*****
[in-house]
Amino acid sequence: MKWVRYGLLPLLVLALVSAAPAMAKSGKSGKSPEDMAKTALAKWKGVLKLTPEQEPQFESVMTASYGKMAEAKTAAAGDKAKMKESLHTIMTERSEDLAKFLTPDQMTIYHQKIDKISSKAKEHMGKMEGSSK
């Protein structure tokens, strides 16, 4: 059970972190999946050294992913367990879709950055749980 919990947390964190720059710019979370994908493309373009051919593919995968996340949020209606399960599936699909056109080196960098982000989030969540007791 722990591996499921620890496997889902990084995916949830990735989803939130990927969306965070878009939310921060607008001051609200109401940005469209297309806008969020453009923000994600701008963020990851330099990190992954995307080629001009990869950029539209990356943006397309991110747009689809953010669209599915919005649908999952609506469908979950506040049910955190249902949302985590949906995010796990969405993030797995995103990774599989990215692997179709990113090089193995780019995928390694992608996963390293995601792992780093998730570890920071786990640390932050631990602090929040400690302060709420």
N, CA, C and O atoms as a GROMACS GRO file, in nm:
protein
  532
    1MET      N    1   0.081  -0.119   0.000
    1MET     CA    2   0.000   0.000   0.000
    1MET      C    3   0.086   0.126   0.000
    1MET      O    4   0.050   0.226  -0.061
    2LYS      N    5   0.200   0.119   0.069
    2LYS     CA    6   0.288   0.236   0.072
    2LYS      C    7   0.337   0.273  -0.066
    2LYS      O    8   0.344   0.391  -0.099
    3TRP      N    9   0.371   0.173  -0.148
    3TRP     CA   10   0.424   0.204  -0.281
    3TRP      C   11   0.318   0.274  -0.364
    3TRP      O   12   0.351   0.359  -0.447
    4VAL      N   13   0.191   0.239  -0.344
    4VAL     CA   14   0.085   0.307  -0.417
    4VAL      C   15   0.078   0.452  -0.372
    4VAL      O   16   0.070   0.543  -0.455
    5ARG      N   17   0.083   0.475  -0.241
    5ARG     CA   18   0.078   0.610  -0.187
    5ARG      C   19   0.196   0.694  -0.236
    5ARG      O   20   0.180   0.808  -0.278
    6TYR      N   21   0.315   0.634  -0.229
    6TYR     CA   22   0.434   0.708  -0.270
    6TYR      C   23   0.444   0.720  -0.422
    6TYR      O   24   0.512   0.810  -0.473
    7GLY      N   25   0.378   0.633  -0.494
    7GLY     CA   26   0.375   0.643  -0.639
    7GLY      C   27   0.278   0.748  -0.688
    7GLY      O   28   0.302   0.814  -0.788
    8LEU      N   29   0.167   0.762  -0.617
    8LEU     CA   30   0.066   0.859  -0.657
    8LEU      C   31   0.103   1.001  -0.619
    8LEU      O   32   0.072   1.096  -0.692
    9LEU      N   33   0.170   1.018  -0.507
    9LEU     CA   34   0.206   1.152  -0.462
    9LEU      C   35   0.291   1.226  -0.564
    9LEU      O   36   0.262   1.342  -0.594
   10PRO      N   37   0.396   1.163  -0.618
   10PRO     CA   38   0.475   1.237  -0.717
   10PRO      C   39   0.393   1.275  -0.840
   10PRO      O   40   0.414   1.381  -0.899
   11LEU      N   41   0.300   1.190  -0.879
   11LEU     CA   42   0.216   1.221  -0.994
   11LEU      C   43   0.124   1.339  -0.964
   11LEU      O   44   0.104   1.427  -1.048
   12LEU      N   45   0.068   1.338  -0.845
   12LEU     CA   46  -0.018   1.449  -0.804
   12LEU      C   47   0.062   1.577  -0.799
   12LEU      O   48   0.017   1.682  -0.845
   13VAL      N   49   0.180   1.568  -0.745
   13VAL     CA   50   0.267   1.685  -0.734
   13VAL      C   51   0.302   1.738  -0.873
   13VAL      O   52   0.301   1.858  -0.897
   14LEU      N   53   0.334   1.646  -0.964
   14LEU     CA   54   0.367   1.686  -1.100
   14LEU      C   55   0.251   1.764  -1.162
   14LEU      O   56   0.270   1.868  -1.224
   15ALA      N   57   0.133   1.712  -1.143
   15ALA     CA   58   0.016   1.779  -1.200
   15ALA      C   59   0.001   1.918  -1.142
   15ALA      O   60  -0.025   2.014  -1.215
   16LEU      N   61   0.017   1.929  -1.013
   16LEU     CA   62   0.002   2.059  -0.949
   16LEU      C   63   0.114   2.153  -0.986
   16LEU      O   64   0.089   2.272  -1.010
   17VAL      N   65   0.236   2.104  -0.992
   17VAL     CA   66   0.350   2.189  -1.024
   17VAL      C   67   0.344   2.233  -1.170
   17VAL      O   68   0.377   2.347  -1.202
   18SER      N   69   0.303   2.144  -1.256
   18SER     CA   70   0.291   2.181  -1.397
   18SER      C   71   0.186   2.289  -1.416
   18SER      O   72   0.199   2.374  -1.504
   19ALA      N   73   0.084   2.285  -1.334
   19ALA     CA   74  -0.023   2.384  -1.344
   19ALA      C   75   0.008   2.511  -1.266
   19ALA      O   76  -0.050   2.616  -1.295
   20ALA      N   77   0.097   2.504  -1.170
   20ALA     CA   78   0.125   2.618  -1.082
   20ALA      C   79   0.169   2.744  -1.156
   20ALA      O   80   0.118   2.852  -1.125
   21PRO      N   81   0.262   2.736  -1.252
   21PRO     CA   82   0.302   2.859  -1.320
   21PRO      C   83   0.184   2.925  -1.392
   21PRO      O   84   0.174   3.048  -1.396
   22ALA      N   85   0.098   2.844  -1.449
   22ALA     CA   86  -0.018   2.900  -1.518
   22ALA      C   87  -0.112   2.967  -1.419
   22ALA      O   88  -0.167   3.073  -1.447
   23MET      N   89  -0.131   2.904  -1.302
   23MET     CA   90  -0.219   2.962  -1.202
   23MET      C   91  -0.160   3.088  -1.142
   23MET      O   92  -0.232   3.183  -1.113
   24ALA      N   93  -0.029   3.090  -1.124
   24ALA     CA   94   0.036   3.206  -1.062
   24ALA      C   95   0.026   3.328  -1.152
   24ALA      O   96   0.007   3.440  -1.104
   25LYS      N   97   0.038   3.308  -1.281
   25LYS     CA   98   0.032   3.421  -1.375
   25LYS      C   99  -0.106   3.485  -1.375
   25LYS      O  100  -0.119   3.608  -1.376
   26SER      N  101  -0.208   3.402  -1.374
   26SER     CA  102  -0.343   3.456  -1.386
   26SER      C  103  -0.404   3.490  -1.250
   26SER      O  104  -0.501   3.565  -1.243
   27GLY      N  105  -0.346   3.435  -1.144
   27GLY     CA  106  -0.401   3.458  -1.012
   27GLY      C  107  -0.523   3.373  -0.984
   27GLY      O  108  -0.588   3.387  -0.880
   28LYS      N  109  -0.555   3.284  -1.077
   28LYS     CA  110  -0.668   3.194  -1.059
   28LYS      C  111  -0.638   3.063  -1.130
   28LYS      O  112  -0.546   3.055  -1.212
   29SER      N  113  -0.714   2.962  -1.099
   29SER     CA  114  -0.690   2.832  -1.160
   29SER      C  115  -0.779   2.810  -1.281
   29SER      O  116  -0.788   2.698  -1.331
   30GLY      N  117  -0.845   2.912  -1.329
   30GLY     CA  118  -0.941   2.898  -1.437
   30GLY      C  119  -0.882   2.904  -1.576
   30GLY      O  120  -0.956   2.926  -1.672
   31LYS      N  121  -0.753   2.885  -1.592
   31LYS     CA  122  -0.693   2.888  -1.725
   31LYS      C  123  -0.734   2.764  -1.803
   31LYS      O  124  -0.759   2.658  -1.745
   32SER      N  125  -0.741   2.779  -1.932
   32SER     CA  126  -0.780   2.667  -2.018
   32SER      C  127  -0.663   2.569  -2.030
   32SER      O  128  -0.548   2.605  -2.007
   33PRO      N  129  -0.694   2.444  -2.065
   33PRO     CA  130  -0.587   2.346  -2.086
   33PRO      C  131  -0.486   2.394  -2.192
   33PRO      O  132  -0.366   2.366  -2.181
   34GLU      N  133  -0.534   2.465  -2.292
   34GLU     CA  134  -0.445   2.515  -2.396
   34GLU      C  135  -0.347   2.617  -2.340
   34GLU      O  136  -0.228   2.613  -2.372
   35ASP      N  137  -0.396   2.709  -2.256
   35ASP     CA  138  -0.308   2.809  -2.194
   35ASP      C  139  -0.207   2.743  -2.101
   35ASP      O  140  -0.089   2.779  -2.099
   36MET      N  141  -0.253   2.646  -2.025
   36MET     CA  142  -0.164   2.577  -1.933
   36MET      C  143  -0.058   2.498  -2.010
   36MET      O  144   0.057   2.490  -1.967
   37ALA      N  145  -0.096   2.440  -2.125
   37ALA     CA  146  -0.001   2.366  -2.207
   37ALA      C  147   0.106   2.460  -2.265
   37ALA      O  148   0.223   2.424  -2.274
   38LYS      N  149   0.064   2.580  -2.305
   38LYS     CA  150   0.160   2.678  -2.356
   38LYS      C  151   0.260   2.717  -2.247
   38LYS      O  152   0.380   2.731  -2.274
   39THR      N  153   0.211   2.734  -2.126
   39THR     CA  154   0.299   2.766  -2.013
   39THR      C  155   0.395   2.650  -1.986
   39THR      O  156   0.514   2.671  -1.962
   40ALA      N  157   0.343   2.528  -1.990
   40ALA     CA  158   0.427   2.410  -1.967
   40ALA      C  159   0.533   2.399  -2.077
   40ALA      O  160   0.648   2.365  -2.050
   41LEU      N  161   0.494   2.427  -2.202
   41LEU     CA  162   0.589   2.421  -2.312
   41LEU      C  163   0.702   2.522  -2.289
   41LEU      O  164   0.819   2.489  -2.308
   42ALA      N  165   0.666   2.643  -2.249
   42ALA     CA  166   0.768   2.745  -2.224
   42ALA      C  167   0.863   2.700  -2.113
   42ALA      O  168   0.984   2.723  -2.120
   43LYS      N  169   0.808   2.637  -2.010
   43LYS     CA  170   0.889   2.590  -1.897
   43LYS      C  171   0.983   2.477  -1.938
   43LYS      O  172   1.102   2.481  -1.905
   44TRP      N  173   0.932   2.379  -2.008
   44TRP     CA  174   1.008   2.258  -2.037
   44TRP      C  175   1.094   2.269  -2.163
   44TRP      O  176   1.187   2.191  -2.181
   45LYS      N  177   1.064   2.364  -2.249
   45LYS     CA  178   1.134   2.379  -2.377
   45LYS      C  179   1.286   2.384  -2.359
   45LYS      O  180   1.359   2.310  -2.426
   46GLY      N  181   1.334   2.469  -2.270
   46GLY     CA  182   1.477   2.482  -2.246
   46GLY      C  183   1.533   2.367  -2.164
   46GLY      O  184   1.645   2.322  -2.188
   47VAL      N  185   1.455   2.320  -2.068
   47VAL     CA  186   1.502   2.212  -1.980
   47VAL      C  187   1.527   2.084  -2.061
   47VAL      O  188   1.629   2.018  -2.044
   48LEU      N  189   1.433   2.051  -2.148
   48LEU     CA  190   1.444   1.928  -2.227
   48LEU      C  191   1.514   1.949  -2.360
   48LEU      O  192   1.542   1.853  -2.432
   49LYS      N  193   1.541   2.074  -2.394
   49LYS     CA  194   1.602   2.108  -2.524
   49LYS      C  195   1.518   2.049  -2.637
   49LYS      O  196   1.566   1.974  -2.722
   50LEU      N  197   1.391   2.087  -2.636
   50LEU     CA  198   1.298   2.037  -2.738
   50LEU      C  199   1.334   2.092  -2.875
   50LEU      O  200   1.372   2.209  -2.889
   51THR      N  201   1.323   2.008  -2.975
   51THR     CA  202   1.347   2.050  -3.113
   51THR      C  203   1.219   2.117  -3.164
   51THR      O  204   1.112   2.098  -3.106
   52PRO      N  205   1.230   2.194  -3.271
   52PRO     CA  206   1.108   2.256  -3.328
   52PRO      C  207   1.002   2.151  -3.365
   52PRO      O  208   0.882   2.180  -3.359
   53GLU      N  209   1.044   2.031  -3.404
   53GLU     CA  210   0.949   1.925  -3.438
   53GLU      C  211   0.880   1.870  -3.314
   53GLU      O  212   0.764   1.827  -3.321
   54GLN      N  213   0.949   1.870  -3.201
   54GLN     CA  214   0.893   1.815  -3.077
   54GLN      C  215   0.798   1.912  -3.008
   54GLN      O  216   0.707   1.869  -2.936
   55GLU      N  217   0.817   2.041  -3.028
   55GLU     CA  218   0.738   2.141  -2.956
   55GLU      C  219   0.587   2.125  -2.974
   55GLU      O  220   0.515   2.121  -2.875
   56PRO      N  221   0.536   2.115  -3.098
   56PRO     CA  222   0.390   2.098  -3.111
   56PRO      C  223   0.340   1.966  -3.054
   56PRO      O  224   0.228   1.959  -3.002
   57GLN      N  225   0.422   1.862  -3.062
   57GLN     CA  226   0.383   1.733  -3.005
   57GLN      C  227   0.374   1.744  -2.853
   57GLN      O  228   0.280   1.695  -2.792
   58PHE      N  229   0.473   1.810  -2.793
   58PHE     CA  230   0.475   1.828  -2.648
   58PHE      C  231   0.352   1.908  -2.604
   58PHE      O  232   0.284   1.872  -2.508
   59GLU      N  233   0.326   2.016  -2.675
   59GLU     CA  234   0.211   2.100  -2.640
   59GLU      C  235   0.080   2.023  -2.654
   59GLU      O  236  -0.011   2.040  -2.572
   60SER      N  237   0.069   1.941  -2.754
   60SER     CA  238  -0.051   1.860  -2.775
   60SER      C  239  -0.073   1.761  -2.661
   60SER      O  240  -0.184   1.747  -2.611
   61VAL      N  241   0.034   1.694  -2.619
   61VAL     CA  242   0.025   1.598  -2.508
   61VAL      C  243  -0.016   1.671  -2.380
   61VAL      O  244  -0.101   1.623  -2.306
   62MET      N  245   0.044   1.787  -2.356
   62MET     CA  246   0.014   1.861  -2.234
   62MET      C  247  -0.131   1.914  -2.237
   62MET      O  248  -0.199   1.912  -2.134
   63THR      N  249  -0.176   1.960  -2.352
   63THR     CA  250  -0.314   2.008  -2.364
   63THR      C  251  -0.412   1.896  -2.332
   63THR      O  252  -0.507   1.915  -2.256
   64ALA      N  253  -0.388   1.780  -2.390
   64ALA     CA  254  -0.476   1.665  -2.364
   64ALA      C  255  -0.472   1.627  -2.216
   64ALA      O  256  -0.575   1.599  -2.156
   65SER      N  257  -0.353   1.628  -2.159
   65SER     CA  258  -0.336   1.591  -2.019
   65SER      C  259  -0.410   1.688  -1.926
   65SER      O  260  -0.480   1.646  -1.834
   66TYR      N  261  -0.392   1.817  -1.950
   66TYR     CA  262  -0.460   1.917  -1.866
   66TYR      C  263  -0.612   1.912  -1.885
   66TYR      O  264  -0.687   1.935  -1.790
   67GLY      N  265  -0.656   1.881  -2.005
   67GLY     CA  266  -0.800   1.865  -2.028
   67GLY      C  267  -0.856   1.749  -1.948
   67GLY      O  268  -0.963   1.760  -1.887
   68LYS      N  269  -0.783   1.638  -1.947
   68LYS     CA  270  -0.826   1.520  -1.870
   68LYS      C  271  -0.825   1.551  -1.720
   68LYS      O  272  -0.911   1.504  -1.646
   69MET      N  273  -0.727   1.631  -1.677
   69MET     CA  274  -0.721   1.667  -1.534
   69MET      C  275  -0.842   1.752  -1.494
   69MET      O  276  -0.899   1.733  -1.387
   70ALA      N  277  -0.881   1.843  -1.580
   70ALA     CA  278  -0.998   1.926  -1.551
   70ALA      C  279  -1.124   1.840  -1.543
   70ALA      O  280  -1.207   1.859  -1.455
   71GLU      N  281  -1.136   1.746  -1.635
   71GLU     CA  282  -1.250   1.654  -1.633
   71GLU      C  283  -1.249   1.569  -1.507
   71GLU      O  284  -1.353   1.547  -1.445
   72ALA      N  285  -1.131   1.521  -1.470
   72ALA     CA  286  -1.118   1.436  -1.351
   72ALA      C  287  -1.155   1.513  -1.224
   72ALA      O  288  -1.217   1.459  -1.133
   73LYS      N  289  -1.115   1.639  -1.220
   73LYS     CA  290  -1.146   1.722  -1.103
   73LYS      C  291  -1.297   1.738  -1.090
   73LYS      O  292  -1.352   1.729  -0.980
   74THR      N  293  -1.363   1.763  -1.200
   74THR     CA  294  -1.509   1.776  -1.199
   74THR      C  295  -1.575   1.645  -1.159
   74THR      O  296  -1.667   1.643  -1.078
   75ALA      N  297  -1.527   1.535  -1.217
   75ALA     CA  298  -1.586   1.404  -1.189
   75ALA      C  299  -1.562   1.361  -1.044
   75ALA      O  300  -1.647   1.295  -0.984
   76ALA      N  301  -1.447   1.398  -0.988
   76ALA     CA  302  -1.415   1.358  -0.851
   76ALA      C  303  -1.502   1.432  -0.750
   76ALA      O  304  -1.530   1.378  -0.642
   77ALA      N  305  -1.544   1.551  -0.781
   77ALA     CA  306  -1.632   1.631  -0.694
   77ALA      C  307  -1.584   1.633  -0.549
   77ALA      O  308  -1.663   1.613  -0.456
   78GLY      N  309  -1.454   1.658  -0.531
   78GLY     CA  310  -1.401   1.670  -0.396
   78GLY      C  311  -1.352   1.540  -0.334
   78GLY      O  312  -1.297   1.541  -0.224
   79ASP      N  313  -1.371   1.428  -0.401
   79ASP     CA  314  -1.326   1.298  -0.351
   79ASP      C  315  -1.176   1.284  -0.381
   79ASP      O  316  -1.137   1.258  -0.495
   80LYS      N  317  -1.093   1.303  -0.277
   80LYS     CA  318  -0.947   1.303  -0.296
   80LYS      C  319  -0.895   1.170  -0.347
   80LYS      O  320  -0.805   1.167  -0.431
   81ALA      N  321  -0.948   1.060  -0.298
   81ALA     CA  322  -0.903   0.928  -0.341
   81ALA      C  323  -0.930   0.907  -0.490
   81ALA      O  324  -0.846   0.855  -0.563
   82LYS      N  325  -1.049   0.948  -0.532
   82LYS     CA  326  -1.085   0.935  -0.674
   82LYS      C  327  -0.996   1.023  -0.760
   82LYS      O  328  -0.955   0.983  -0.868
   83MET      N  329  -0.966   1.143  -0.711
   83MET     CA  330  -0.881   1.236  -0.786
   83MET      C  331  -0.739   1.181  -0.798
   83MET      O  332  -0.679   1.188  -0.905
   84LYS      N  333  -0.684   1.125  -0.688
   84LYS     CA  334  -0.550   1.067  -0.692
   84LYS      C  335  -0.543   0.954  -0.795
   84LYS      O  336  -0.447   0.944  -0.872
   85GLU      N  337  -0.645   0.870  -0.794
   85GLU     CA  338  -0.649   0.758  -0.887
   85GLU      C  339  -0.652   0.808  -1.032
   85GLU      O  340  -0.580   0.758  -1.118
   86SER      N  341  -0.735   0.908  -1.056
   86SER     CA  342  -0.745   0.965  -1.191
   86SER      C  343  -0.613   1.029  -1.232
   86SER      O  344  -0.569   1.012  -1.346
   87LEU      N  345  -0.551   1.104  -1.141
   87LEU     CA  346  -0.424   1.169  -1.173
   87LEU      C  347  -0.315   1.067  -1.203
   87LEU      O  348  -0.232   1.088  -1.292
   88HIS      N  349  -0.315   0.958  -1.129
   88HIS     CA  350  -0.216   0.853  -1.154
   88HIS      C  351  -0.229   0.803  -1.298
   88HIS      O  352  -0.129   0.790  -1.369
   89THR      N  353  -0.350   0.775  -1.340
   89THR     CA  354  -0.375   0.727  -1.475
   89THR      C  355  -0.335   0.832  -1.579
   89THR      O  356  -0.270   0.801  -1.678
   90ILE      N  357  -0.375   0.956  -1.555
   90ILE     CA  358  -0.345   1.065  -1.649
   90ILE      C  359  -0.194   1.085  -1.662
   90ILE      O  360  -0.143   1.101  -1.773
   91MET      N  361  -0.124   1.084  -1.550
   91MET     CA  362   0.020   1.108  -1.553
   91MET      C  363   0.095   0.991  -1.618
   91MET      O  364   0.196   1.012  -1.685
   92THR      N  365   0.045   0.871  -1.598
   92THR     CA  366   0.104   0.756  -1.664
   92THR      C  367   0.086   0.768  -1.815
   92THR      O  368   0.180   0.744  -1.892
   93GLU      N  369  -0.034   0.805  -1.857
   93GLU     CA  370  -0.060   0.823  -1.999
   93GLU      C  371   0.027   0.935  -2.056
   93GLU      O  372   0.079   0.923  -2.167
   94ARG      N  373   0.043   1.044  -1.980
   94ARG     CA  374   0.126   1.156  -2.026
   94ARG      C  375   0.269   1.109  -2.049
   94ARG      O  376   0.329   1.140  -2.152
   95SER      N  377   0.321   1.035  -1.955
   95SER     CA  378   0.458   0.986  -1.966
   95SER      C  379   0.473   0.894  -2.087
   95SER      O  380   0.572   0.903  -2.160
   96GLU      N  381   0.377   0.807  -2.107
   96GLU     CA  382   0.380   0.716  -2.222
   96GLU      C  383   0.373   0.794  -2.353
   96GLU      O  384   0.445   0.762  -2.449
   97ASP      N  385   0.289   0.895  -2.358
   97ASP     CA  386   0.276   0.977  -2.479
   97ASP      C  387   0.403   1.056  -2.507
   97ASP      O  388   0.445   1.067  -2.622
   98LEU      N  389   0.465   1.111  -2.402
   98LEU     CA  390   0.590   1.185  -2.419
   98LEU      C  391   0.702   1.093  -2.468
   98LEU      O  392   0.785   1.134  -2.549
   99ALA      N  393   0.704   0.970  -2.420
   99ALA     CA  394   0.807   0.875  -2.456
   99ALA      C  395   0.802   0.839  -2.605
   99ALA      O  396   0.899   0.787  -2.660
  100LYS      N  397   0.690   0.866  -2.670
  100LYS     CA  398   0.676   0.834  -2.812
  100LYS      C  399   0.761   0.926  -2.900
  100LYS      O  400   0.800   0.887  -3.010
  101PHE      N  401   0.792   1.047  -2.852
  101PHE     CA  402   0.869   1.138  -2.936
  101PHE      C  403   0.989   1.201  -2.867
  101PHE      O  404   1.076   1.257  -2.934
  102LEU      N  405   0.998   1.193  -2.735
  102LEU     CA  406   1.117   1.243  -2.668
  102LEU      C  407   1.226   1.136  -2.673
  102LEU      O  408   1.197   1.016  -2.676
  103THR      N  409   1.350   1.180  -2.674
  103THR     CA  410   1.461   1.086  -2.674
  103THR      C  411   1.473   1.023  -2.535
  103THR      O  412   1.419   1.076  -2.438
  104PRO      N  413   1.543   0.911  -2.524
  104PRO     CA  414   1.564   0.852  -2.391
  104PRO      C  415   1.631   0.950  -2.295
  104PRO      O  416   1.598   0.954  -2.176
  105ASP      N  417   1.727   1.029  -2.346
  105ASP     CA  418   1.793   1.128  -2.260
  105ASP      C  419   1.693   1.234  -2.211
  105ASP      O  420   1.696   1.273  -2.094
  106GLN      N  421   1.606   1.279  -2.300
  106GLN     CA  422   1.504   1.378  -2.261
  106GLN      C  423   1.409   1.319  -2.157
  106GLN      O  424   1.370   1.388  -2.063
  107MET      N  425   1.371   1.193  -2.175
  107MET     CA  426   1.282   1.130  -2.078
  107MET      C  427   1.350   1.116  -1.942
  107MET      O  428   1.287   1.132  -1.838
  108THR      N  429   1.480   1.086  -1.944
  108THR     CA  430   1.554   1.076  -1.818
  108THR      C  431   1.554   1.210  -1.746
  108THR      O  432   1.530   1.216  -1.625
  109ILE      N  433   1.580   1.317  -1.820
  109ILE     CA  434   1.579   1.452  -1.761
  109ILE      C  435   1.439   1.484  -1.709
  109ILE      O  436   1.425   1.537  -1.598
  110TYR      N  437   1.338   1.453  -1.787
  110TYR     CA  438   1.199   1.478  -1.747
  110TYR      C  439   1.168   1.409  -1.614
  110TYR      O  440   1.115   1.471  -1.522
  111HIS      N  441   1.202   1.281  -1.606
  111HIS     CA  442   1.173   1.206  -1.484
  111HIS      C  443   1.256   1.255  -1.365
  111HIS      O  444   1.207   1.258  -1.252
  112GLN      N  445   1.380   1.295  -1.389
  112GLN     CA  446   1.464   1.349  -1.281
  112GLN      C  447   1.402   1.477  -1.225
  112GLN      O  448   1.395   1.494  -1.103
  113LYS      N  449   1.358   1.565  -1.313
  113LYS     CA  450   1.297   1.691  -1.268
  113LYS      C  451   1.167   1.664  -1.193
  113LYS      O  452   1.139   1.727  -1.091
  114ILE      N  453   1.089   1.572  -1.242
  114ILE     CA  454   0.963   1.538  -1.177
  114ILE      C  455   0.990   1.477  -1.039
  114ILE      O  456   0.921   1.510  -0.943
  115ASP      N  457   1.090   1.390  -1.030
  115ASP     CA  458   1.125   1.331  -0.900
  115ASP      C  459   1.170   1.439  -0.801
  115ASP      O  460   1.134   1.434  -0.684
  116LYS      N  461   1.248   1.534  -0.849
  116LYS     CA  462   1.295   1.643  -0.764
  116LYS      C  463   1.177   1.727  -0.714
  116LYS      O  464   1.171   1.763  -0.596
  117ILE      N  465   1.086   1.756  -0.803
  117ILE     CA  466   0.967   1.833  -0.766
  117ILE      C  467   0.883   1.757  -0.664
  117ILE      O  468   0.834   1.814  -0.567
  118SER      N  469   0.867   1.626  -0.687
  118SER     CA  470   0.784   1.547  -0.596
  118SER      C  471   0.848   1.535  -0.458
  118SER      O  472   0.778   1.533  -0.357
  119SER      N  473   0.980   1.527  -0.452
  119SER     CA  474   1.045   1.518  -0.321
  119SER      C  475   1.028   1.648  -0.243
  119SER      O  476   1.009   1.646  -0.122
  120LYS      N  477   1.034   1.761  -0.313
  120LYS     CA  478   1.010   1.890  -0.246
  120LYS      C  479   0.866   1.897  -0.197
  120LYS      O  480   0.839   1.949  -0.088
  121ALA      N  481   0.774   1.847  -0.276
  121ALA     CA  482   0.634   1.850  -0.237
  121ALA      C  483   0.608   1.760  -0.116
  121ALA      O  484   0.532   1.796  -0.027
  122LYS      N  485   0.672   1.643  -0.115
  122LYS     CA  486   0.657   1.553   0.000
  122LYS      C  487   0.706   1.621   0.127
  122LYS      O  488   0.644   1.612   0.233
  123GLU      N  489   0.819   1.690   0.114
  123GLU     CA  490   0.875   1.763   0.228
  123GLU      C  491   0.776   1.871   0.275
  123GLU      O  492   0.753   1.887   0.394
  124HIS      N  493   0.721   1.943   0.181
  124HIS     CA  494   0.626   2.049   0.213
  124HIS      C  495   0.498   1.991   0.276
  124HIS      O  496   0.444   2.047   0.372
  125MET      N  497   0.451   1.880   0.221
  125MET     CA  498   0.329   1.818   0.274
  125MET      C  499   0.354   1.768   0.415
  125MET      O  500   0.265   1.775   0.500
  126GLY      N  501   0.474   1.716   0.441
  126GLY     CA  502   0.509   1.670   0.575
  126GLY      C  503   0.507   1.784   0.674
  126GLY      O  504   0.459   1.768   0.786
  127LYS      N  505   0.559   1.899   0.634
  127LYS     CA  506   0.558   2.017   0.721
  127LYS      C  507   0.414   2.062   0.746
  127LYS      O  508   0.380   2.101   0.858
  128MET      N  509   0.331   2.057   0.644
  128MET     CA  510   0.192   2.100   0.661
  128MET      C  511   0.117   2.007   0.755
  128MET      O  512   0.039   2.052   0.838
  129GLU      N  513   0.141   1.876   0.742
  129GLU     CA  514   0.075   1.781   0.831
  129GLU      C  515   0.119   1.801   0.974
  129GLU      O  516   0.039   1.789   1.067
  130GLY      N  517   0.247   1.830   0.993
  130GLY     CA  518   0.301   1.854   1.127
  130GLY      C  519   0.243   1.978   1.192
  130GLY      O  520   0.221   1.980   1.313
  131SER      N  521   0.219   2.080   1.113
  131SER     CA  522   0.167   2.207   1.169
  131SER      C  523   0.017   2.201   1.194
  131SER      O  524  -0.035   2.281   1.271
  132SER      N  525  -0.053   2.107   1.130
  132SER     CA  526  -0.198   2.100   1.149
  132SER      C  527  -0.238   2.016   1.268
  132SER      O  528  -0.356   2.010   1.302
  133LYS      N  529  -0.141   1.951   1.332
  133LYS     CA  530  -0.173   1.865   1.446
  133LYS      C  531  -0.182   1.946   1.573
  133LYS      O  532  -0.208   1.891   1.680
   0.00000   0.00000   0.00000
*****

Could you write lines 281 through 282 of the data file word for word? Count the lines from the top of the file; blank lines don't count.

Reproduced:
   69MET      C  275  -0.842   1.752  -1.494
   69MET      O  276  -0.899   1.733  -1.387